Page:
Bioenergy, DER, DER

U.S. Releases Renewable Energy Funding

The The U.S. Department of Energy’s (DOE) Philadelphia Regional Office has awarded $1.3 million for 15 energy efficiency and renewable energy projects in the Mid-Atlantic region. Funding is being provided through the DOE’s State Energy Program Special Projects competitive grants.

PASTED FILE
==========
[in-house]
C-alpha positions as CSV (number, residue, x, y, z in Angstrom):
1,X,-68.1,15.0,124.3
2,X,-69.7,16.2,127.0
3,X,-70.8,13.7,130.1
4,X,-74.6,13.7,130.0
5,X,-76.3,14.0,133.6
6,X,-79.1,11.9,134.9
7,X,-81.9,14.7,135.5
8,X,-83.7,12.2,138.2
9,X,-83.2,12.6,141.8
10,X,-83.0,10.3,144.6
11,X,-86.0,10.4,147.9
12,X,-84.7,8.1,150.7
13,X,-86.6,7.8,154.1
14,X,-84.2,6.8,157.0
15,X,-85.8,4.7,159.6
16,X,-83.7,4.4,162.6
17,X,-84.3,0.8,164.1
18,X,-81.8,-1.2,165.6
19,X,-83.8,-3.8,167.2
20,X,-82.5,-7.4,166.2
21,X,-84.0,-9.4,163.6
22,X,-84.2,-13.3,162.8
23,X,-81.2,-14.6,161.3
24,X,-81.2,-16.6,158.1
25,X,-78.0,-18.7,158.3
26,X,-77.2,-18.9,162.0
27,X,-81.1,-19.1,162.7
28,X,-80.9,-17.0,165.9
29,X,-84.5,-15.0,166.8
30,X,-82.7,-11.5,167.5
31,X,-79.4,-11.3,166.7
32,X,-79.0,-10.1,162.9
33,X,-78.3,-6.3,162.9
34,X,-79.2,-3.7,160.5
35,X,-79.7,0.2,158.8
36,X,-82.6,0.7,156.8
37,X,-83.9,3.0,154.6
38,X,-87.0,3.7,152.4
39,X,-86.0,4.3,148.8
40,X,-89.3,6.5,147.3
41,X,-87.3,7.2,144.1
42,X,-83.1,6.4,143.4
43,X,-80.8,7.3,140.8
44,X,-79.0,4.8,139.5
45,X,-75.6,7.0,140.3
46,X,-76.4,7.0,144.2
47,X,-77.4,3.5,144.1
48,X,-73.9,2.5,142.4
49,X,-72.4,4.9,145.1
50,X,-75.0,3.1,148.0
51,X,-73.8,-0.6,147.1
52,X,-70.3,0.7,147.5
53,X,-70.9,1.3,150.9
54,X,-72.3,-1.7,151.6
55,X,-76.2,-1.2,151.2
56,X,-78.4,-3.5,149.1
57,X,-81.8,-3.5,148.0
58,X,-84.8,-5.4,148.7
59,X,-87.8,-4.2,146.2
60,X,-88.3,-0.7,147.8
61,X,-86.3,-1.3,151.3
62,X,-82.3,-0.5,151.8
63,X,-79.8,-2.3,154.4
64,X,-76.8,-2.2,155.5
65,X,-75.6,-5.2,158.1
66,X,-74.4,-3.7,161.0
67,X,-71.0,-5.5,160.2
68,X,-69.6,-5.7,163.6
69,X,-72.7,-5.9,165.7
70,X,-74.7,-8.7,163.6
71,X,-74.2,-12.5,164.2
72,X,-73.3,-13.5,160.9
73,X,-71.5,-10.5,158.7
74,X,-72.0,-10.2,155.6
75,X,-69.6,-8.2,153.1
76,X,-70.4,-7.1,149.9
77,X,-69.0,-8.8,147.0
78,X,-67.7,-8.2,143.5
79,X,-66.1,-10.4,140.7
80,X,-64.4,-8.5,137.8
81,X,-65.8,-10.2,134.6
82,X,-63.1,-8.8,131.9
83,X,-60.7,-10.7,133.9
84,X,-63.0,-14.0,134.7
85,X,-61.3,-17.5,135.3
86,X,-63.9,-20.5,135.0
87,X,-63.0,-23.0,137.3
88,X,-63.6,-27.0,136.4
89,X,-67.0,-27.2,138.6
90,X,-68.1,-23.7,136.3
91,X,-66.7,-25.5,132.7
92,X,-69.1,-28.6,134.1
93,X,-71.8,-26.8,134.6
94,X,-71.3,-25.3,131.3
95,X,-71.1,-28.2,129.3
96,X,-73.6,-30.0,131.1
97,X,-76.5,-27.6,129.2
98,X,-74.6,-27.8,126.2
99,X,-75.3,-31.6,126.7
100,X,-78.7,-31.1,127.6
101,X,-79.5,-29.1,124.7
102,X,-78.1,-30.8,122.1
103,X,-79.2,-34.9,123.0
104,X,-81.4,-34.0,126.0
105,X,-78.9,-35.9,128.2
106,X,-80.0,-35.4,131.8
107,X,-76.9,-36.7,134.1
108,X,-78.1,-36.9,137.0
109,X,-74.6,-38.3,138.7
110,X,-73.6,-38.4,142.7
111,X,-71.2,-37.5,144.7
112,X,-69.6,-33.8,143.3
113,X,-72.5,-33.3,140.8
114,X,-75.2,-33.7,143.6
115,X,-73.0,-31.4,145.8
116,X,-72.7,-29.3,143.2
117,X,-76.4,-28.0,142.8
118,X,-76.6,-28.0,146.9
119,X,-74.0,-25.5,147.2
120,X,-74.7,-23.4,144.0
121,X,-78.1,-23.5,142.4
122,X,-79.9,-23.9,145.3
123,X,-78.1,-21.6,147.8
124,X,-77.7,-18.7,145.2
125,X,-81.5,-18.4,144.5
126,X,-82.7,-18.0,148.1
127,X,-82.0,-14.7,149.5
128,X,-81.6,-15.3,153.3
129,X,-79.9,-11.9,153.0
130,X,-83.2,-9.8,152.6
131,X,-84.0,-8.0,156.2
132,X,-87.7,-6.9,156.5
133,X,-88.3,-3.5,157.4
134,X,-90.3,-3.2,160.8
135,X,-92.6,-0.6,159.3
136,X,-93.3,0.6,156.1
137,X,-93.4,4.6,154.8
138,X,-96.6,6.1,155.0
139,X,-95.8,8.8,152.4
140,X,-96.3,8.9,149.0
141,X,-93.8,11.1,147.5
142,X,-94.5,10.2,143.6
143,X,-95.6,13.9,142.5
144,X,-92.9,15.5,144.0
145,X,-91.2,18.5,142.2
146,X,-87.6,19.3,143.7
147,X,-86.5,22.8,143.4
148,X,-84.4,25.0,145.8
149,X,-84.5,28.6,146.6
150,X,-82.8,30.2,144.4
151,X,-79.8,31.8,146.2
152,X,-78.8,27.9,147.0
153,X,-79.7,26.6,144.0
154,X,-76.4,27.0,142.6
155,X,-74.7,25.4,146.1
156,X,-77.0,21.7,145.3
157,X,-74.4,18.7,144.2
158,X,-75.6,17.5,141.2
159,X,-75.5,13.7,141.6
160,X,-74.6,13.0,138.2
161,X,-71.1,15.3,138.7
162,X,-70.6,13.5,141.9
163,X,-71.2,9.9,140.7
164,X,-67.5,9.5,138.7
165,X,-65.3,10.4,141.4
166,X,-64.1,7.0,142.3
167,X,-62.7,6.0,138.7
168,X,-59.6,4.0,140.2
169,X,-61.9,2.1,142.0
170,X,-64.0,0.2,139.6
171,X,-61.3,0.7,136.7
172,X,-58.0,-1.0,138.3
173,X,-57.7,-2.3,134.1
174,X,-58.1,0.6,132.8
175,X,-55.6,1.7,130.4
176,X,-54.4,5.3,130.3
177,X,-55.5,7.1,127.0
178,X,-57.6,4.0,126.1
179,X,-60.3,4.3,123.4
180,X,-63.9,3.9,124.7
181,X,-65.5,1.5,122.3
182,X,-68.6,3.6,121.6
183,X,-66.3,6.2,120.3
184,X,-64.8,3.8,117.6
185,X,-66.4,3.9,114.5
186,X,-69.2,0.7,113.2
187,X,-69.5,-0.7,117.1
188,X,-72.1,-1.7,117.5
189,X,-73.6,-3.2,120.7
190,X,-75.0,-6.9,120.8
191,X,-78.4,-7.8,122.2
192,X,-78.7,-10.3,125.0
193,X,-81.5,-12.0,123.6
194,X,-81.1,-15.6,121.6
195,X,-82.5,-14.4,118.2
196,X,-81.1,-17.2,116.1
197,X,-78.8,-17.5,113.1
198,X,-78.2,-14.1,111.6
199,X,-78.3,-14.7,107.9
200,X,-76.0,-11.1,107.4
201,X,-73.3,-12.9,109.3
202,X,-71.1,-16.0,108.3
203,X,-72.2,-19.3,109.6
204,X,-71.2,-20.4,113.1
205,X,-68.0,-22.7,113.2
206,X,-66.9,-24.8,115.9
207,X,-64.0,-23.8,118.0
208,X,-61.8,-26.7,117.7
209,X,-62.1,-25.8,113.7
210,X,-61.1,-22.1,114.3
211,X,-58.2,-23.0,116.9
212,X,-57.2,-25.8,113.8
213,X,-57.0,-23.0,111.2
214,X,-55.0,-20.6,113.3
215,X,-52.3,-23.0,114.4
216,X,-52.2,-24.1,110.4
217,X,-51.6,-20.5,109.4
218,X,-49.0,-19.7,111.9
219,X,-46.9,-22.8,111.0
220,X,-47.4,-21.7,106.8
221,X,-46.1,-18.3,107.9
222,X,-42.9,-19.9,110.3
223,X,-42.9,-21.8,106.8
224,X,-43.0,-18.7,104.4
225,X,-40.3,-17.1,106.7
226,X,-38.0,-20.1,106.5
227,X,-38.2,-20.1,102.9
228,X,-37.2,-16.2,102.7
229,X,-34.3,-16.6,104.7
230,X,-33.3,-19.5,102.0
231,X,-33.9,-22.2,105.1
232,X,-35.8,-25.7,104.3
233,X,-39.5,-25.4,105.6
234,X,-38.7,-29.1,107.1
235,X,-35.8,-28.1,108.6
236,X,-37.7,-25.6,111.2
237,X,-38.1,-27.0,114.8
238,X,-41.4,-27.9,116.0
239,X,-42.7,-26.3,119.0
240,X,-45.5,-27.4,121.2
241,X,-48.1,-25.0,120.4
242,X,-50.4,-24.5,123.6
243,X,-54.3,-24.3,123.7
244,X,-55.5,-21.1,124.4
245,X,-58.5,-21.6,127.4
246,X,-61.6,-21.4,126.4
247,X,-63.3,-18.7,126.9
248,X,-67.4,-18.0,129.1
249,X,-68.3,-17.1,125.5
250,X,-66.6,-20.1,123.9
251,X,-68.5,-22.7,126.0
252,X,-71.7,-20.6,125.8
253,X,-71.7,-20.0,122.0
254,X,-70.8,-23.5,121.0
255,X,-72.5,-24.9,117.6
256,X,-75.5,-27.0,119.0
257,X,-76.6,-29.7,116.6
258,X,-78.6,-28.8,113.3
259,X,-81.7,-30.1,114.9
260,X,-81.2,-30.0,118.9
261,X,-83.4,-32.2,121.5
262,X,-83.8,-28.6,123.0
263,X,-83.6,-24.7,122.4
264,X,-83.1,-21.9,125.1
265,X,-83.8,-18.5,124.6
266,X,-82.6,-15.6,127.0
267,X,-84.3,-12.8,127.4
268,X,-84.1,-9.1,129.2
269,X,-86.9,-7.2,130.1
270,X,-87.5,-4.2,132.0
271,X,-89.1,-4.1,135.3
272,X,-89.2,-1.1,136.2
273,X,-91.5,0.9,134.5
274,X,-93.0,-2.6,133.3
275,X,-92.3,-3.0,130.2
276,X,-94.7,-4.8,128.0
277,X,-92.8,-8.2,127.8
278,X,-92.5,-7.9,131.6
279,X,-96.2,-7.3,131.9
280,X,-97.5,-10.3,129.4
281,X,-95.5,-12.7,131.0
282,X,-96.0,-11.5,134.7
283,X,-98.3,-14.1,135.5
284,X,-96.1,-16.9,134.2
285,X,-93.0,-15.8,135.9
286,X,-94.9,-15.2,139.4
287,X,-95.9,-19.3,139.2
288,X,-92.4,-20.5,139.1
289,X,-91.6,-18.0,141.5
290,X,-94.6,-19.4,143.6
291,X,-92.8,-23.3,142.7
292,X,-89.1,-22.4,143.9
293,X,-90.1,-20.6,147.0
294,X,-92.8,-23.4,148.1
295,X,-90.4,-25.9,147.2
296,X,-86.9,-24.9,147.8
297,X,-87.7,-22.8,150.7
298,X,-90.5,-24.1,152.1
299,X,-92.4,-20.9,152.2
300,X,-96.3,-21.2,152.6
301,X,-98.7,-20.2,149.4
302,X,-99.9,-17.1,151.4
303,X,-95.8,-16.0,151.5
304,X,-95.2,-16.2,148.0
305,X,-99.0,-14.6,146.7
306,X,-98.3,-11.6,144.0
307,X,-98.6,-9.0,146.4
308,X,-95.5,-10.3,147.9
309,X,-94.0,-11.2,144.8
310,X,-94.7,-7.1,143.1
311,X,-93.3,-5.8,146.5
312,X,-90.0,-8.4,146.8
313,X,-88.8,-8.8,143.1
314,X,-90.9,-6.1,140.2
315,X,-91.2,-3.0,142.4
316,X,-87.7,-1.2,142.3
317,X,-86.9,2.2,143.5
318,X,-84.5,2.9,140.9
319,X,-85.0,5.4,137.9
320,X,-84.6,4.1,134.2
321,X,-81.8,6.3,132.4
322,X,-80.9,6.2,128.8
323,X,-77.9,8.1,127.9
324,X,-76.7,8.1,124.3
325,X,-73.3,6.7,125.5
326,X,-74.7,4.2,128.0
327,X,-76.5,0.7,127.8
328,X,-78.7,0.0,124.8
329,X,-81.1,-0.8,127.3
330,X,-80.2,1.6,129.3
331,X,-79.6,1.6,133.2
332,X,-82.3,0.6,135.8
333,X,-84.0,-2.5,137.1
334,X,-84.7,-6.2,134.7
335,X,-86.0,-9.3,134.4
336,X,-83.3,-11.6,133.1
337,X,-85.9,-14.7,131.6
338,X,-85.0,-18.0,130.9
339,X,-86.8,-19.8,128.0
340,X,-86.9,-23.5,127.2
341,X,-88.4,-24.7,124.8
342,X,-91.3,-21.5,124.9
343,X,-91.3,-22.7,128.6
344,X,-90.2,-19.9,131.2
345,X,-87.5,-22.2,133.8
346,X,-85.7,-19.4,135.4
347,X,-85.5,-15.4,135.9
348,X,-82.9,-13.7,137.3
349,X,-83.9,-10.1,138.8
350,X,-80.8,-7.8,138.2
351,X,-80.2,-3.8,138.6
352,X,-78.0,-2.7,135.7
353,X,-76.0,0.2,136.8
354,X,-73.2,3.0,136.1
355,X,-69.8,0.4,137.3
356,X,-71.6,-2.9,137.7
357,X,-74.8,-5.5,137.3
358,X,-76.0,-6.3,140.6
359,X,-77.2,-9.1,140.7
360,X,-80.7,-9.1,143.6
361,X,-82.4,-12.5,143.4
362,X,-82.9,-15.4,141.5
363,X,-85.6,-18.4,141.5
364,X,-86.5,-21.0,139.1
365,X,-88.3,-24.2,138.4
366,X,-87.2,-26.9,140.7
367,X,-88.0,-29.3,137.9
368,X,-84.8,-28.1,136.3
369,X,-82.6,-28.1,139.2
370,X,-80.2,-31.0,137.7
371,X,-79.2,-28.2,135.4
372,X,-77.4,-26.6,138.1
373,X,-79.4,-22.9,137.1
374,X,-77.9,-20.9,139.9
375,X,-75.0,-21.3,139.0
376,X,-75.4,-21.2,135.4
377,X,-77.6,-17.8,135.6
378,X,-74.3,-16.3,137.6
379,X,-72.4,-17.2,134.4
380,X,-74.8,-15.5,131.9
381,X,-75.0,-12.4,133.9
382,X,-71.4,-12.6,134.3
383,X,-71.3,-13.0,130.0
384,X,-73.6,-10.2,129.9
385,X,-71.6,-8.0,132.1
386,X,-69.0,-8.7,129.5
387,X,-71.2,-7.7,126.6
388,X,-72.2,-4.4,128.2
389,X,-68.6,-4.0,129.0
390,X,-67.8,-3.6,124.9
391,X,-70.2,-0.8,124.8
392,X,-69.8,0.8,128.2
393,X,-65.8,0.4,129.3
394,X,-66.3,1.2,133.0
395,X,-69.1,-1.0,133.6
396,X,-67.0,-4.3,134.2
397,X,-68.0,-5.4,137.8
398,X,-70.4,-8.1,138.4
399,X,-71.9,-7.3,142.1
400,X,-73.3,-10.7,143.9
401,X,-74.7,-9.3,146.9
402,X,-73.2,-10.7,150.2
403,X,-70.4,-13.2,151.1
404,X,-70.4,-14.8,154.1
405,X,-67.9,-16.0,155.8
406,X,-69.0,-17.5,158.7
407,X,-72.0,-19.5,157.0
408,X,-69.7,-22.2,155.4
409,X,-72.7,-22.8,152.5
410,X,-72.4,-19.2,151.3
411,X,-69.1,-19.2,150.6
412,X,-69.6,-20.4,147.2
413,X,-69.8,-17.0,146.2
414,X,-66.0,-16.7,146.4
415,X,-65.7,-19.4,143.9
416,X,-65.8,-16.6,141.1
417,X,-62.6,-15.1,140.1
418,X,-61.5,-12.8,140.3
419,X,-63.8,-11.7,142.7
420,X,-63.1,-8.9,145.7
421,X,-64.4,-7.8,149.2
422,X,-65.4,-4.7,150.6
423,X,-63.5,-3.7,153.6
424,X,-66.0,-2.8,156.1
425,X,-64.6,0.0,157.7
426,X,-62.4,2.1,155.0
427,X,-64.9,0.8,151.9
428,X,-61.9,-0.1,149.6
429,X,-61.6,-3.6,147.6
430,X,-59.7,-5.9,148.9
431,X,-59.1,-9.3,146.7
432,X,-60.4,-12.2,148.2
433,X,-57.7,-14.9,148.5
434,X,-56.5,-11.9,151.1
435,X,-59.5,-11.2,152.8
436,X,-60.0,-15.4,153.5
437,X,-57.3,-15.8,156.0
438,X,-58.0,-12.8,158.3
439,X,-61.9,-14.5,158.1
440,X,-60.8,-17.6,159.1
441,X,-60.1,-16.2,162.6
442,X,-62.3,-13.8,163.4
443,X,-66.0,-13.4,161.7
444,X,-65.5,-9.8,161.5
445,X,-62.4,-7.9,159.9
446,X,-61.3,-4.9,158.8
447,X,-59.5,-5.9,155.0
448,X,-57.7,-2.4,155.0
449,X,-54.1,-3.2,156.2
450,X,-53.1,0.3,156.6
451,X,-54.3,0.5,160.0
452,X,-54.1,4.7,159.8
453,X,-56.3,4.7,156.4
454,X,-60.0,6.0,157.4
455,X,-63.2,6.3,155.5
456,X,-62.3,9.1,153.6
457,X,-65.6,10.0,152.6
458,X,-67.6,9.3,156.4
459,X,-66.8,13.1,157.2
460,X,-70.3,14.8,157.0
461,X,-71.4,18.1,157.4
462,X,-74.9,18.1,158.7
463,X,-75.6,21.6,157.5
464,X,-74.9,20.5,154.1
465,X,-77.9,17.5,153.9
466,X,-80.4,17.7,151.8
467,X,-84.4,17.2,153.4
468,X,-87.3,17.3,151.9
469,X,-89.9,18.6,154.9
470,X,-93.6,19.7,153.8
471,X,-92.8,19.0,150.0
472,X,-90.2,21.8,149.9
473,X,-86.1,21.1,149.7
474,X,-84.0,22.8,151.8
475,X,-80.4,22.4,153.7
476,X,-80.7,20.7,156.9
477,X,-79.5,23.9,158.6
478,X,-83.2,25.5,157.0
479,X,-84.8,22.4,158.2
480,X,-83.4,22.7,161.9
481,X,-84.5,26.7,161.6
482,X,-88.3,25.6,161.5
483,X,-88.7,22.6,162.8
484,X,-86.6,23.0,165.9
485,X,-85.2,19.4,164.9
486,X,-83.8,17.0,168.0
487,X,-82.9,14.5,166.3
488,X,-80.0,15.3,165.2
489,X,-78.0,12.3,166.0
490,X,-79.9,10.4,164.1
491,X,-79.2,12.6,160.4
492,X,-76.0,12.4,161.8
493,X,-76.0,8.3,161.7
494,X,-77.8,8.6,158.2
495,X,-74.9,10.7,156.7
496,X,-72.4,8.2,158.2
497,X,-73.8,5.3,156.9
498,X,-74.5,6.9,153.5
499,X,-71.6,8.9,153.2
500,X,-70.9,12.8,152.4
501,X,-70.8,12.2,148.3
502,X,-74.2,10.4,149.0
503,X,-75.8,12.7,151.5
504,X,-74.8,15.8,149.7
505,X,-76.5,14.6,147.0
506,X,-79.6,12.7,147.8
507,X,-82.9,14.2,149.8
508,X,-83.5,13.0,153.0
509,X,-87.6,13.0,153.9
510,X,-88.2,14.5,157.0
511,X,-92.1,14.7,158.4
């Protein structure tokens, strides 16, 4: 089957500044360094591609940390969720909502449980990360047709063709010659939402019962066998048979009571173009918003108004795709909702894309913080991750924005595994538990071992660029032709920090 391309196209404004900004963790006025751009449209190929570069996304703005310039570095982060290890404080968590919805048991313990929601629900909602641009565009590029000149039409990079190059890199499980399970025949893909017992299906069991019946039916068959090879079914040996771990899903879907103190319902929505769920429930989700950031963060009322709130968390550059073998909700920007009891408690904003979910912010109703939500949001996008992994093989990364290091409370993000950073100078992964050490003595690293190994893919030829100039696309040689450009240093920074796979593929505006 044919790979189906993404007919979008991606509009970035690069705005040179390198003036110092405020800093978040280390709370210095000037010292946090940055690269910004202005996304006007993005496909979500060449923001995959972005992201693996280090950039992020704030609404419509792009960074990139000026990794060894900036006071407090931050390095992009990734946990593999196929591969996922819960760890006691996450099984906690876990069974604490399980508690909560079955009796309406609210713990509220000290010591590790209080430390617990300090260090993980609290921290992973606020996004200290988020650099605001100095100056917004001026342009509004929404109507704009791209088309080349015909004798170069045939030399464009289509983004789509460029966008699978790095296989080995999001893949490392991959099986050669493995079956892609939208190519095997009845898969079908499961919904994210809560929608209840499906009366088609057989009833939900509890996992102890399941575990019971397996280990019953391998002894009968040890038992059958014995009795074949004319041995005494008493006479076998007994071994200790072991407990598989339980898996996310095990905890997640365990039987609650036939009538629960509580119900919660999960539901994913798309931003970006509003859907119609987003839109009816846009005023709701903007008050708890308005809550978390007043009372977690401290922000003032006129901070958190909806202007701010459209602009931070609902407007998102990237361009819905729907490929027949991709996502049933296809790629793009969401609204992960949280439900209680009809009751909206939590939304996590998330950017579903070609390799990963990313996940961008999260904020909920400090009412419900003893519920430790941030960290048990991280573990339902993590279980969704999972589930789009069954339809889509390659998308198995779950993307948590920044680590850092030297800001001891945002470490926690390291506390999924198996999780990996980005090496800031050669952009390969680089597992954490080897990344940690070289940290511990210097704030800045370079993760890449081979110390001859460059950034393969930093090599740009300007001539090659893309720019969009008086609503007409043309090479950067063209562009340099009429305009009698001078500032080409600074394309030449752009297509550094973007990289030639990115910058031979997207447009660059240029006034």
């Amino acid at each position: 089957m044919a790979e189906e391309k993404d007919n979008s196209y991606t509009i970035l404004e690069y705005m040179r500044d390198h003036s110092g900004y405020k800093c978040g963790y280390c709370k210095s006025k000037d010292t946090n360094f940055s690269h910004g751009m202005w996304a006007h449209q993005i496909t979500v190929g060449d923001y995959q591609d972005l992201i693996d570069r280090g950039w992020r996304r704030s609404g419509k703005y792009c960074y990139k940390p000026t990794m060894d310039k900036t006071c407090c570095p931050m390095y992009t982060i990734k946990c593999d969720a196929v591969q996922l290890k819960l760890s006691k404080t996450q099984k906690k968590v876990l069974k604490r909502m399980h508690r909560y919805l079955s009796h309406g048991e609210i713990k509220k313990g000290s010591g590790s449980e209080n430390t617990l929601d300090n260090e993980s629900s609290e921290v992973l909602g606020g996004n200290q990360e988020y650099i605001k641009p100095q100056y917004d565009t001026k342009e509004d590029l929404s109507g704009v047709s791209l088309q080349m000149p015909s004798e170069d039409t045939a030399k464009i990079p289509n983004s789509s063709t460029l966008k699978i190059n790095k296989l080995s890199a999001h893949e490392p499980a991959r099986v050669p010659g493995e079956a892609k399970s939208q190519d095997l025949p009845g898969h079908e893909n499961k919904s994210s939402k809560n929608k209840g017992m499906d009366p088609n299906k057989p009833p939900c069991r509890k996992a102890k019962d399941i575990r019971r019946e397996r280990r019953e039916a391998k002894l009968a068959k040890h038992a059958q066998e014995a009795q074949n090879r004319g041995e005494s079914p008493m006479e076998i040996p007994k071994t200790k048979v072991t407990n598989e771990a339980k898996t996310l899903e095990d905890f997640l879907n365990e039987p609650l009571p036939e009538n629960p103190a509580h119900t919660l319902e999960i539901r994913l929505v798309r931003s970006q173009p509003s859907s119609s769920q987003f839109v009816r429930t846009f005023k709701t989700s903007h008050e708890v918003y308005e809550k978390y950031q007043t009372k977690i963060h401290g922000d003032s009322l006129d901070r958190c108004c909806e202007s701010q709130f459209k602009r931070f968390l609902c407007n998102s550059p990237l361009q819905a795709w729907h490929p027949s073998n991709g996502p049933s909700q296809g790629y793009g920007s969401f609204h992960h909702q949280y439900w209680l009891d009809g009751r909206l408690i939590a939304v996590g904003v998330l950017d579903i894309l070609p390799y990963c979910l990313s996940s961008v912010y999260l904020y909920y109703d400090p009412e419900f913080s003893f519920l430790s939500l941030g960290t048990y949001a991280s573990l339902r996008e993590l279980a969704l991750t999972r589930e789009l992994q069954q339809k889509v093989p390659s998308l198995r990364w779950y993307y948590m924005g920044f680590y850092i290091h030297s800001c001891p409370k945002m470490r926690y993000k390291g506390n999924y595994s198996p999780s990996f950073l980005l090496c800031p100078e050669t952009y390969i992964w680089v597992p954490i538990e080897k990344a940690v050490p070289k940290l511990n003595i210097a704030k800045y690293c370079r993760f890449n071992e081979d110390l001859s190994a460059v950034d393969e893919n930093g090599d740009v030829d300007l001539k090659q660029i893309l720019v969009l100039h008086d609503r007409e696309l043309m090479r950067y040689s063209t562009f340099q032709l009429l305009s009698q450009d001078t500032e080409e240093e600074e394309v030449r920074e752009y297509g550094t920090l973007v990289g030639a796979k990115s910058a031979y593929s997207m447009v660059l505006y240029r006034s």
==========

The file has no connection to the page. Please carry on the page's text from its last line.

Philadelphia, Pennsylvania – October 16, 2003 [] State Energy Offices will use these funds to improve the energy efficiency of schools, homes and other buildings; create opportunities for distributed energy resources; promote energy-efficient industrial technologies; and support renewable energy sources such as solar, wind, geothermal and biomass. “This funding supports our continued efforts in educating the Mid-Atlantic region on the value and need for sustainable energy through innovative programming,” said Ellen D. Lutz, Philadelphia Regional Office Director of the DOE. “These programs — designed to educate consumers about clean energy choices — brings us closer to ensuring that consumers receive clean, affordable, reliable and abundant energy.” States, territories and the District of Columbia competed for these DOE awards which provide technology-specific funding in addition to annual formula grants award to each State Energy Office. The Philadelphia Regional Office is responsible for administering Office of Energy Efficiency and Renewable Energy (EERE) programs to the Mid-Atlantic Region, which includes, the District of Columbia, Delaware, Maryland, New Jersey, Pennsylvania, Virginia and West Virginia. The mission of the Philadelphia Regional Office is to ensure that federal programs for energy efficiency and clean energy technologies are implemented in the Mid-Atlantic Region, providing the region with a stronger economy, a healthier environment and a more secure future. Award Amounts and Special Projects by State: Maryland was awarded $355,000 to support the State Industries of the Future and Distributed Energy CHP projects. Pennsylvania was awarded $266,400 to support the Clean Cities, Biomass Power and Rebuild America projects. Virginia was awarded $258,479 to support the Clean Cities, State Industries of the Future, Rebuild America, and Federal Energy Management Program (FEMP) projects. New Jersey was awarded $219,996 to support the Clean Cities, State Industries of the Future, and Residential Deployment projects. The District of Columbia was awarded $150,000 to support the Clean Cities project. West Virginia was awarded $100,000 to support the State Industries of the Future project. Award Category Summaries: Clean Cities: a voluntary, locally-based government/industry partnership designed to promote the use of alternate fuel vehicles (AFVs) and their supporting infrastructure. By encouraging AFV use, the Clean Cities program will help achieve energy security and environmental quality goals at both the national and local levels. In the Mid-Atlantic region, there are eight active Clean Cities coalitions: Greater Philadelphia, Delaware, Metropolitan Washington D.C., Metropolitan Baltimore, West Virginia, Pittsburgh Region, Hampton Roads and North Jersey. Rebuild America: a voluntary network of community partnerships determined to reduce energy costs by saving money locally. Rebuild America provides business and technical tools, customized assistance and information on alternative financing mechanisms to enable building owners and community leaders to successfully plan and carry out building energy projects that improve building performance, reduce energy use and costs and promote local economic development. There are currently 44 community partnerships in the Mid-Atlantic region, including one in Delaware, three in the District of Columbia, ten in Maryland, ten in New Jersey, five in Pennsylvania, eight in Virginia, and seven in West Virginia. EERE’s Federal Energy Management Program (FEMP): works with facility managers, engineers, architects, contract specialists, and utilities to save energy and money at federal facilities. FEMP services promote energy efficiency, water conservation, the use of distributed and renewable energy, and improved utility management decisions. Distributed Energy Resources (DER): refers to a variety of small, modular power-generating technologies that can be combined with energy management and storage systems and used to improve the operation of the electricity grid. Implementing DER can be as simple as installing a small electricity generator to provide backup power at an electricity consumer’s site. Or it can be a more complex system, highly integrated with the electricity grid and consisting of electricity generation, energy storage and power management systems. State Industries of the Future (IOF): a partnership strategy of the DOE’s Office of Industrial Technologies (OIT). OIT has successfully facilitated the development of industry visions and roadmaps (R&D pathways) for the agriculture, aluminum, chemicals, forest products, glass, metal casting, mining, petroleum and steel industries. The intent of the State IOF is to expand the national government/industry partnership to the state level. The Philadelphia Regional Office and the OIT are partnering with the states in the Mid-Atlantic region to pursue industrial energy efficiency goals at the local level. In the Mid-Atlantic region, West Virginia, Pennsylvania, Virginia, Maryland, New Jersey, and Delaware have active State IOF programs. Residential Deployment: a goal to develop self-sustaining energy efficiency programs for the existing home market that incorporates marketing efforts, builder training/certification, home inspections, and quality assurance of contractor work. The primary objective of this effort is to support seed efforts in new market areas, but DOE will consider funding expansion in existing programs. The projects do not have to be statewide; they may be limited to one or more metropolitan areas or media markets. EERE’s Biomass Program: partnered with U.S. industry to foster research and development of advanced technologies that can transform our nation’s abundant biomass resources into clean, affordable, and domestically produced biofuels, biopower, and high-value bioproducts. The two primary goals of this program are to reduce dependence on foreign oil by developing liquid fuels and to create the domestic biomass industry.